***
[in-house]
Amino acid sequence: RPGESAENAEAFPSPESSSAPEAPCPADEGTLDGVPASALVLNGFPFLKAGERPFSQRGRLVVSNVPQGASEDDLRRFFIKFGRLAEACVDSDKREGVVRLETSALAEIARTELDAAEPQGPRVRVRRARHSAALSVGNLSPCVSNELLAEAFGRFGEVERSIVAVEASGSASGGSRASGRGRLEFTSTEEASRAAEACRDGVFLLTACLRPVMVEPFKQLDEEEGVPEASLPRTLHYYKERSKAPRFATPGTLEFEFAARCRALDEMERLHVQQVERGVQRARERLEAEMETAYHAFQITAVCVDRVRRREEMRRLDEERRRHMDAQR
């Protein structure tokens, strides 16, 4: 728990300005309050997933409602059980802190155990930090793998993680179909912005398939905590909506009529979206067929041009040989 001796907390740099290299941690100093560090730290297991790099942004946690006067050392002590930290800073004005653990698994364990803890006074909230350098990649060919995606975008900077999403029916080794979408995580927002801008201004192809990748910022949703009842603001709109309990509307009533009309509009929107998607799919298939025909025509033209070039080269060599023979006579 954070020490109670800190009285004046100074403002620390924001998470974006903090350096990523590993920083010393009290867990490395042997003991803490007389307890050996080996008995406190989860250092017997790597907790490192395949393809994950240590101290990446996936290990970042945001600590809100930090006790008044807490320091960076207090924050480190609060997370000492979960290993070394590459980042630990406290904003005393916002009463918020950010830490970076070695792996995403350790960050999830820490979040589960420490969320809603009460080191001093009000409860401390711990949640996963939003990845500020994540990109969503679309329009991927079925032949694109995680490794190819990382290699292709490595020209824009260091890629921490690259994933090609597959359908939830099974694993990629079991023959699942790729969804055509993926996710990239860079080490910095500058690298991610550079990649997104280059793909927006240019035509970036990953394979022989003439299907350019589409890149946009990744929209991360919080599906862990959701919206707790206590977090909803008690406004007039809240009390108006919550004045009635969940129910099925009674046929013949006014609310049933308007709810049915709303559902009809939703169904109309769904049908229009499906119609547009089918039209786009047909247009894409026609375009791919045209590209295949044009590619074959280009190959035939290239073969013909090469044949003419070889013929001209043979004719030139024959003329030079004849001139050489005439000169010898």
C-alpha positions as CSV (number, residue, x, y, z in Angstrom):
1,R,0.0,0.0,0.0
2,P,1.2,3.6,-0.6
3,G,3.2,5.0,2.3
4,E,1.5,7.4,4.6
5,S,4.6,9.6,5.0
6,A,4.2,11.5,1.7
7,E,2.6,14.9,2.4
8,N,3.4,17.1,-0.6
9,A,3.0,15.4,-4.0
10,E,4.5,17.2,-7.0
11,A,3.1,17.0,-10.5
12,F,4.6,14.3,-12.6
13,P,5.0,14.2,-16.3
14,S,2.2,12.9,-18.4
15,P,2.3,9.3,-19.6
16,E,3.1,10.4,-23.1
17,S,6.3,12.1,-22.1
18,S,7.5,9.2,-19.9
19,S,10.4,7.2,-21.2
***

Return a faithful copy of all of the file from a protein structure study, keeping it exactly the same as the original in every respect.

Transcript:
[in-house]
Amino acid sequence: RPGESAENAEAFPSPESSSAPEAPCPADEGTLDGVPASALVLNGFPFLKAGERPFSQRGRLVVSNVPQGASEDDLRRFFIKFGRLAEACVDSDKREGVVRLETSALAEIARTELDAAEPQGPRVRVRRARHSAALSVGNLSPCVSNELLAEAFGRFGEVERSIVAVEASGSASGGSRASGRGRLEFTSTEEASRAAEACRDGVFLLTACLRPVMVEPFKQLDEEEGVPEASLPRTLHYYKERSKAPRFATPGTLEFEFAARCRALDEMERLHVQQVERGVQRARERLEAEMETAYHAFQITAVCVDRVRRREEMRRLDEERRRHMDAQR
């Protein structure tokens, strides 16, 4: 728990300005309050997933409602059980802190155990930090793998993680179909912005398939905590909506009529979206067929041009040989 001796907390740099290299941690100093560090730290297991790099942004946690006067050392002590930290800073004005653990698994364990803890006074909230350098990649060919995606975008900077999403029916080794979408995580927002801008201004192809990748910022949703009842603001709109309990509307009533009309509009929107998607799919298939025909025509033209070039080269060599023979006579 954070020490109670800190009285004046100074403002620390924001998470974006903090350096990523590993920083010393009290867990490395042997003991803490007389307890050996080996008995406190989860250092017997790597907790490192395949393809994950240590101290990446996936290990970042945001600590809100930090006790008044807490320091960076207090924050480190609060997370000492979960290993070394590459980042630990406290904003005393916002009463918020950010830490970076070695792996995403350790960050999830820490979040589960420490969320809603009460080191001093009000409860401390711990949640996963939003990845500020994540990109969503679309329009991927079925032949694109995680490794190819990382290699292709490595020209824009260091890629921490690259994933090609597959359908939830099974694993990629079991023959699942790729969804055509993926996710990239860079080490910095500058690298991610550079990649997104280059793909927006240019035509970036990953394979022989003439299907350019589409890149946009990744929209991360919080599906862990959701919206707790206590977090909803008690406004007039809240009390108006919550004045009635969940129910099925009674046929013949006014609310049933308007709810049915709303559902009809939703169904109309769904049908229009499906119609547009089918039209786009047909247009894409026609375009791919045209590209295949044009590619074959280009190959035939290239073969013909090469044949003419070889013929001209043979004719030139024959003329030079004849001139050489005439000169010898």
C-alpha positions as CSV (number, residue, x, y, z in Angstrom):
1,R,0.0,0.0,0.0
2,P,1.2,3.6,-0.6
3,G,3.2,5.0,2.3
4,E,1.5,7.4,4.6
5,S,4.6,9.6,5.0
6,A,4.2,11.5,1.7
7,E,2.6,14.9,2.4
8,N,3.4,17.1,-0.6
9,A,3.0,15.4,-4.0
10,E,4.5,17.2,-7.0
11,A,3.1,17.0,-10.5
12,F,4.6,14.3,-12.6
13,P,5.0,14.2,-16.3
14,S,2.2,12.9,-18.4
15,P,2.3,9.3,-19.6
16,E,3.1,10.4,-23.1
17,S,6.3,12.1,-22.1
18,S,7.5,9.2,-19.9
19,S,10.4,7.2,-21.2